This feature is part of a series of interviews with the contributing authors of Foundations of International Relations.
Shazelina Z. Abidin is the Director General of the Institute of Diplomacy and Foreign Relations of Malaysia. She received her PhD from the University of Sheffield. She joined the civil service of Malaysia in 1996 after graduating in Law and Politics from Queen Mary and Westfield College of the University of London, UK. She spent a number of years at the Ministry of Foreign Affairs Malaysia before being posted to Washington DC in 2000. Upon her return to the Ministry, she alternated between bouts of work and further studies, completing an MSc at the University of Edinburgh, and completing a posting to the Malaysian Permanent Representation to the United Nations in New York. She holds an Honorary Research Fellowship from the University of Sheffield and has been a monthly columnist for Malaysia’s English newspaper New Straits Times, since December 2012.
You chapter in Foundations of International Relations deals with international organisations – how did you first get involved in thinking about this particular area?
It was easy to write about International Organisations – I spent four years as Malaysia’s representative to the United Nations in New York, covering different portfolios: development issues, General Assembly matters, legal issues, terrorism matters, though my pet subjects were always human rights and the responsibility to protect.
In terms of your journey from one-time student to professional life, how did you find your way and can you give a brief summary of your career thus far?
I was always drawn to the diplomatic profession, deciding at the age of 16 that I would find a way to become an ambassador. The subjects that I took at undergraduate level were all designed to put me on my path of achieving that dream. After obtaining a B.A. (Hons), I applied for the civil service and insisted on working for the Ministry of Foreign Affairs. I was lucky – they were on the lookout for officers. It was at the ministry that I continued with a Masters, and eventually a PhD, paid for by the Government. My first political desk was Europe in the 1990s, followed by a posting to Washington D.C. when September 11 happened. Then I came back to the ministry to do human rights, before my posting to New York (UN). From New York I did my PhD and taught US foreign policy to British students, After that it was an appointment as ambassador to Senegal and other countries in West Africa, before coming back to head the Institute of Diplomacy and Foreign Relations.
How has the way you understand the world changed over time, and what (or who) prompted the most significant shifts in your thinking?
I used to think that the world was black and white. I no longer do. There are always multiple sides to every story. I used to think that you should stick to your principles no matter what. Now I know that the national interest trumps all else, and if a country is clever enough, then it will have a good narrative to go with its foreign policy decisions. The shift came about almost immediately after Colin Powell’s assertion to the Security Council (in 2003) that Saddam Hussein had weapons of mass destruction and were planning to use them if he wasn’t immediately stopped.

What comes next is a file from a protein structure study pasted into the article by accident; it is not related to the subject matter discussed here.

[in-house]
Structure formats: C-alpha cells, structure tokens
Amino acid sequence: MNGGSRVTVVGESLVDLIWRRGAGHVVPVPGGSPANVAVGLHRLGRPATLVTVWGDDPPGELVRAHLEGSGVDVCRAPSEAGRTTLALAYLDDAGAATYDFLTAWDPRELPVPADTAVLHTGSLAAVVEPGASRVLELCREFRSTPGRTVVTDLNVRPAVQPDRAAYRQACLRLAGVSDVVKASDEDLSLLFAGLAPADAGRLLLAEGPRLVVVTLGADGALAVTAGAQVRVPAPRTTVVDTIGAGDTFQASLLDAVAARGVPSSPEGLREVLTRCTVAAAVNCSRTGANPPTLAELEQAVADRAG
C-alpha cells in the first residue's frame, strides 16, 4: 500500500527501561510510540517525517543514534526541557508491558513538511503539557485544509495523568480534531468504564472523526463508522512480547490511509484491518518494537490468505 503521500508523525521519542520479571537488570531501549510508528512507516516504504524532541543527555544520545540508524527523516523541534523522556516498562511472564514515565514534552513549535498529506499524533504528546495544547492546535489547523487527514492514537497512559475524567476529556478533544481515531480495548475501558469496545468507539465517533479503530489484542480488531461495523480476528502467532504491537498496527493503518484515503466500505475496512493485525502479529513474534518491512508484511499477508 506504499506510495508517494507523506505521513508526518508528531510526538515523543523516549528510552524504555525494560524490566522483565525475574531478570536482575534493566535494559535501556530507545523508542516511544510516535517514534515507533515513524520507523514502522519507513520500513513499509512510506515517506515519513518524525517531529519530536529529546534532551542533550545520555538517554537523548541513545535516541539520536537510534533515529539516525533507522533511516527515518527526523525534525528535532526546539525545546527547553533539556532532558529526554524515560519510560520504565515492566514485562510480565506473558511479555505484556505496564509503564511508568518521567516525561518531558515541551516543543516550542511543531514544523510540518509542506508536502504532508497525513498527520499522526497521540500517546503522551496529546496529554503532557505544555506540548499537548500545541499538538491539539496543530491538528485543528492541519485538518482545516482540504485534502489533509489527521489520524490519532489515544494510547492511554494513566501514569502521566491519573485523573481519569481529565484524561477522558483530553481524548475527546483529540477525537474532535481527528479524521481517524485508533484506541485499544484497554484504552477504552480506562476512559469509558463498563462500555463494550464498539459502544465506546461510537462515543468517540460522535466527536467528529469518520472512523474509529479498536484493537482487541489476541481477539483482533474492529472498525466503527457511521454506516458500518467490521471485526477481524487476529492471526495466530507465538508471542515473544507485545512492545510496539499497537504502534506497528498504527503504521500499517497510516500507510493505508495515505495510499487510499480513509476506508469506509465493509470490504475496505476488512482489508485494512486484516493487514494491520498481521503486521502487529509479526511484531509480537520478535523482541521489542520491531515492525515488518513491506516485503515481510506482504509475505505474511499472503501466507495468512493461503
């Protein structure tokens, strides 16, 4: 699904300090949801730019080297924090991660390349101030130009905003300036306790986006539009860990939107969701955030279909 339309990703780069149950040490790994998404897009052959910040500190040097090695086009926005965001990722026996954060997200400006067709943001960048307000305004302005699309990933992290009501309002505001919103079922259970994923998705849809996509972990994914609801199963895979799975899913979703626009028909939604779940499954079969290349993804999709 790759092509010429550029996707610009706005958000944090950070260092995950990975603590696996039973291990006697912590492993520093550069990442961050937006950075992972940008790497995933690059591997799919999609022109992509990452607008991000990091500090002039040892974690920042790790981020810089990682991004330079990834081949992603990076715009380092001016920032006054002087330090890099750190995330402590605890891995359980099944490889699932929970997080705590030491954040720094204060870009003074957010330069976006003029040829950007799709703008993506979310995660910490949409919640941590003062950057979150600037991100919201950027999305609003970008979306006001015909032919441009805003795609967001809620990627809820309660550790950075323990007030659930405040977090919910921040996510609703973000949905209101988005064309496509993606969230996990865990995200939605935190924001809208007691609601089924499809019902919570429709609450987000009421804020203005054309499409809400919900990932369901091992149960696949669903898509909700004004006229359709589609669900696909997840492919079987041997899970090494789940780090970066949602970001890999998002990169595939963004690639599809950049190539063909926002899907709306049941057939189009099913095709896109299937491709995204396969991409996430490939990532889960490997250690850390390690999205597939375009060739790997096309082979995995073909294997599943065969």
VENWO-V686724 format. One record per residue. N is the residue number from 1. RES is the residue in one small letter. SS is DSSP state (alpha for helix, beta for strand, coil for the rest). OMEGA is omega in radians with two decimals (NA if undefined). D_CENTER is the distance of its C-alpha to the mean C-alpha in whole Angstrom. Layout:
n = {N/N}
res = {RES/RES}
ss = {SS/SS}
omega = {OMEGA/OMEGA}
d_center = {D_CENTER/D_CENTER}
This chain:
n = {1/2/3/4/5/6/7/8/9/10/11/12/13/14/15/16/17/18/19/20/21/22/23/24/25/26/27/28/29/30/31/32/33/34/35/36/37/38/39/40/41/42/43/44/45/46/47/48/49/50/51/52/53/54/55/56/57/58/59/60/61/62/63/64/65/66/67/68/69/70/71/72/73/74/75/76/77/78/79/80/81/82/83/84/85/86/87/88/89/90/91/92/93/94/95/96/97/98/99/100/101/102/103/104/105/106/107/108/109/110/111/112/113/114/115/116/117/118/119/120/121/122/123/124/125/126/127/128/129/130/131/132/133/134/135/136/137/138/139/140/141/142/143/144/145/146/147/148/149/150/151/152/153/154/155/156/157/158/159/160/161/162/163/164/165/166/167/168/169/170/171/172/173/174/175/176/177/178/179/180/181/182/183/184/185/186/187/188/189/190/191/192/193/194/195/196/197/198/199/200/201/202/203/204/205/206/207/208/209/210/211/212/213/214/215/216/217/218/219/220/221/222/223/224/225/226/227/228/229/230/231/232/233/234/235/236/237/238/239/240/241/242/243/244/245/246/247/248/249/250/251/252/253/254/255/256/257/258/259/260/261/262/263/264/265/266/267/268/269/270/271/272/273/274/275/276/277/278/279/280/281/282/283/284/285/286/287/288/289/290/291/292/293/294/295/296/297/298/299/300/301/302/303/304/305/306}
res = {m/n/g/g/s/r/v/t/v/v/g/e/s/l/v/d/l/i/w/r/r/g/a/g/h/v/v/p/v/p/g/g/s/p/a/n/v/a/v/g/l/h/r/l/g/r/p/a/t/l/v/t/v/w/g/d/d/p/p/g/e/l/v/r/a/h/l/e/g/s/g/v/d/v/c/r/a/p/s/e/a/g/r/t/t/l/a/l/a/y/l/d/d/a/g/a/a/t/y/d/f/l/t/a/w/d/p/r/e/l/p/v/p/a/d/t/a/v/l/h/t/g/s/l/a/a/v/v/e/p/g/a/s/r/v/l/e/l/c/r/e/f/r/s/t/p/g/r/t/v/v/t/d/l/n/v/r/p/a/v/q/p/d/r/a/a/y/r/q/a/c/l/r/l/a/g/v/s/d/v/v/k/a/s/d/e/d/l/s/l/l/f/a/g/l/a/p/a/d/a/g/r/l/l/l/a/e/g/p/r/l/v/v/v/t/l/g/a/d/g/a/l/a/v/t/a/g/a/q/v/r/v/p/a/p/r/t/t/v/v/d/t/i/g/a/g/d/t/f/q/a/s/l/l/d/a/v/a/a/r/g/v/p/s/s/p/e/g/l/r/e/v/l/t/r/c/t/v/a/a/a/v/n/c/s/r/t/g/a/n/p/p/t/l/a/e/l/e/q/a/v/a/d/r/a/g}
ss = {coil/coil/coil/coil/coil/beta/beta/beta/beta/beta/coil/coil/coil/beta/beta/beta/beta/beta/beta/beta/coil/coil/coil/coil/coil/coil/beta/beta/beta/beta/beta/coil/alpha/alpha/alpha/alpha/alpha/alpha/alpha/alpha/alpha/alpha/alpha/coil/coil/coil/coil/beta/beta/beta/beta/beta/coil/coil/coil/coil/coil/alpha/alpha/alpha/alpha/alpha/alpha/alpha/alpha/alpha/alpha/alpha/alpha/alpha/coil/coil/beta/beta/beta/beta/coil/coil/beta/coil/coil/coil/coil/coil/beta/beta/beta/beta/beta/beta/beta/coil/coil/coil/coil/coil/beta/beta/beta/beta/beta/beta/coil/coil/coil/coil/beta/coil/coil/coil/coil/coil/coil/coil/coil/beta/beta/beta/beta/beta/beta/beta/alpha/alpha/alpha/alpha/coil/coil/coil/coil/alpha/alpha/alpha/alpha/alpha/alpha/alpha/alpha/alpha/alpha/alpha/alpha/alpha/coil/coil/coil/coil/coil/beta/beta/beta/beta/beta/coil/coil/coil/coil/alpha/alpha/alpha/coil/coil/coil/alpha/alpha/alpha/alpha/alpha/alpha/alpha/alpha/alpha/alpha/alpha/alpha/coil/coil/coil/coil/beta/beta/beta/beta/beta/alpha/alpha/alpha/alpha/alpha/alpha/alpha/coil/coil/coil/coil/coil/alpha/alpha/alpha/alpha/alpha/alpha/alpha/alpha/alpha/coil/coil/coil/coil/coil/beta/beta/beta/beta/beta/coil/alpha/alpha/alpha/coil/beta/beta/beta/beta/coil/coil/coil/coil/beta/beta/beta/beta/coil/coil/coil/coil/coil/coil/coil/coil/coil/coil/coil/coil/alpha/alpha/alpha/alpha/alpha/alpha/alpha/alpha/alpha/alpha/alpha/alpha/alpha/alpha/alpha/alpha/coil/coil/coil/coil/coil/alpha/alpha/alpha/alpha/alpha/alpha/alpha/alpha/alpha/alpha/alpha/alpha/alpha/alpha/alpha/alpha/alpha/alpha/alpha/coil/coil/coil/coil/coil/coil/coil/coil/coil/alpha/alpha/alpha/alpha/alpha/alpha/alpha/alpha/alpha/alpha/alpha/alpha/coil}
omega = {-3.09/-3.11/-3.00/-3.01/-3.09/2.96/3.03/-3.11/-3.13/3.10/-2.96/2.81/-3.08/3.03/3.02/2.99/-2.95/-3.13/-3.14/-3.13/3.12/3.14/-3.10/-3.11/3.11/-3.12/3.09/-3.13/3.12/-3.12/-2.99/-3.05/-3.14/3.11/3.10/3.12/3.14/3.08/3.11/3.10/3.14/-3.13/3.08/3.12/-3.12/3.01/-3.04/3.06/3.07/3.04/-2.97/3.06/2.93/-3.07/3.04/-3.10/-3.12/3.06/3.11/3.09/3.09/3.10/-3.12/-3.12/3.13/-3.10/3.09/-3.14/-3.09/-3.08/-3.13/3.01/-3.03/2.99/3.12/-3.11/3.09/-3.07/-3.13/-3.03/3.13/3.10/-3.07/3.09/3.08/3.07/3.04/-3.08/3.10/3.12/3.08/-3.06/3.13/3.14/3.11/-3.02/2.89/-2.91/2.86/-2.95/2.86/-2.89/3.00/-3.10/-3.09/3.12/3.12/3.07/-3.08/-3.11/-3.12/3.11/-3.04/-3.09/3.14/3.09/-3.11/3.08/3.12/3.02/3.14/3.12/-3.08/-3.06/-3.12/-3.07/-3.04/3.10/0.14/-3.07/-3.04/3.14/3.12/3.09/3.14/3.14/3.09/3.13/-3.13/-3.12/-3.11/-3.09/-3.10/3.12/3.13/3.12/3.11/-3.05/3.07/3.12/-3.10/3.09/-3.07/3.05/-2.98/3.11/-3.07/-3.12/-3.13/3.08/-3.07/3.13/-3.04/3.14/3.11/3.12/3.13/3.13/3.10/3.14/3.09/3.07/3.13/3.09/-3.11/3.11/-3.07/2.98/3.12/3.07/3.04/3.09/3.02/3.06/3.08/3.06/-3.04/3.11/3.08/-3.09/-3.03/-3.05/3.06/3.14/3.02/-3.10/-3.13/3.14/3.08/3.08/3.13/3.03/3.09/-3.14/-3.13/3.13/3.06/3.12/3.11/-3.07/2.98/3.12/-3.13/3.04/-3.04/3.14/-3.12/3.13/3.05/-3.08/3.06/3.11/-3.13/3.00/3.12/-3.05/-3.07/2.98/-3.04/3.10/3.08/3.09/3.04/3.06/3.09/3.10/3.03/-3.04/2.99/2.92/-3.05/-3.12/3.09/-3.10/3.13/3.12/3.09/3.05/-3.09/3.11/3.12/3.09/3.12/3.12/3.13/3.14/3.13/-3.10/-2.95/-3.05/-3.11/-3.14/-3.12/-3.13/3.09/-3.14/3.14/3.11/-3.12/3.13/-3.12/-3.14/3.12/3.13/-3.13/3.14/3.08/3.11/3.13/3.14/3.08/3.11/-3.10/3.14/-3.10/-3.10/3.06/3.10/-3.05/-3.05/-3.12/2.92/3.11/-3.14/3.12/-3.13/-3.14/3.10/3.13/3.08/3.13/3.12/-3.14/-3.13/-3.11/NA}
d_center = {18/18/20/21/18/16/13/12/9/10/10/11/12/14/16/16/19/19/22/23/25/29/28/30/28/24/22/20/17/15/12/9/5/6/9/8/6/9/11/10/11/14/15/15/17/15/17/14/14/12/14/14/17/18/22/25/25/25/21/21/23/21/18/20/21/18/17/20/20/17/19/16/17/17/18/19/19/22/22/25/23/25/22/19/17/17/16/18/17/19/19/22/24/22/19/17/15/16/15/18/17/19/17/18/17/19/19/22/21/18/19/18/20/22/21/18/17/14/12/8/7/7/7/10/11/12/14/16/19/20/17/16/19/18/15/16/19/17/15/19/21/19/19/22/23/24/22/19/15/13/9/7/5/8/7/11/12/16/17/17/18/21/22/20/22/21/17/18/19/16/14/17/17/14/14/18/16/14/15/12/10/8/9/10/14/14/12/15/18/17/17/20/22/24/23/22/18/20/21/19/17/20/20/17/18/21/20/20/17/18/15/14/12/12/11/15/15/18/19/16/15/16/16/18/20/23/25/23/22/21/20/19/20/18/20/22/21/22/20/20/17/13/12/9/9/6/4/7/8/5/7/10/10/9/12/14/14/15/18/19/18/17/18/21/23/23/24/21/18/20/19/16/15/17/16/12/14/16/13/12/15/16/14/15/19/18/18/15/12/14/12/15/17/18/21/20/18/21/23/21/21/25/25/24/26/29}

Do you think it is more important for academics (and students by extension) to dedicate most of their time to understanding the world, or instead actively to working to change it?
There has to be a balance between the two. If you cling to your ideals and only work towards changing the world, there will only be heartache and disappointment. The world rarely changes overnight, and even then, the underlying fundamentals remain the same. So it is important for academics to understand that they are studying international relations as it is formulated by the people who have the power to dictate its terms.
Where do you see the most exciting research and debates happening in and around the discipline of International Relations?
In current affairs – this is where discourse is at most robust and speculative. Learn as much as you can, read everything, observe everything.
Those who read your chapter in Foundations of International Relations will take away many ideas and thoughts with them, but is there something specific you would like to leave in their minds?
I want them to understand that international organisations are only as strong as their members allow them to be. No matter how supranational the organisations think they are, they are still bound by earthly rules.
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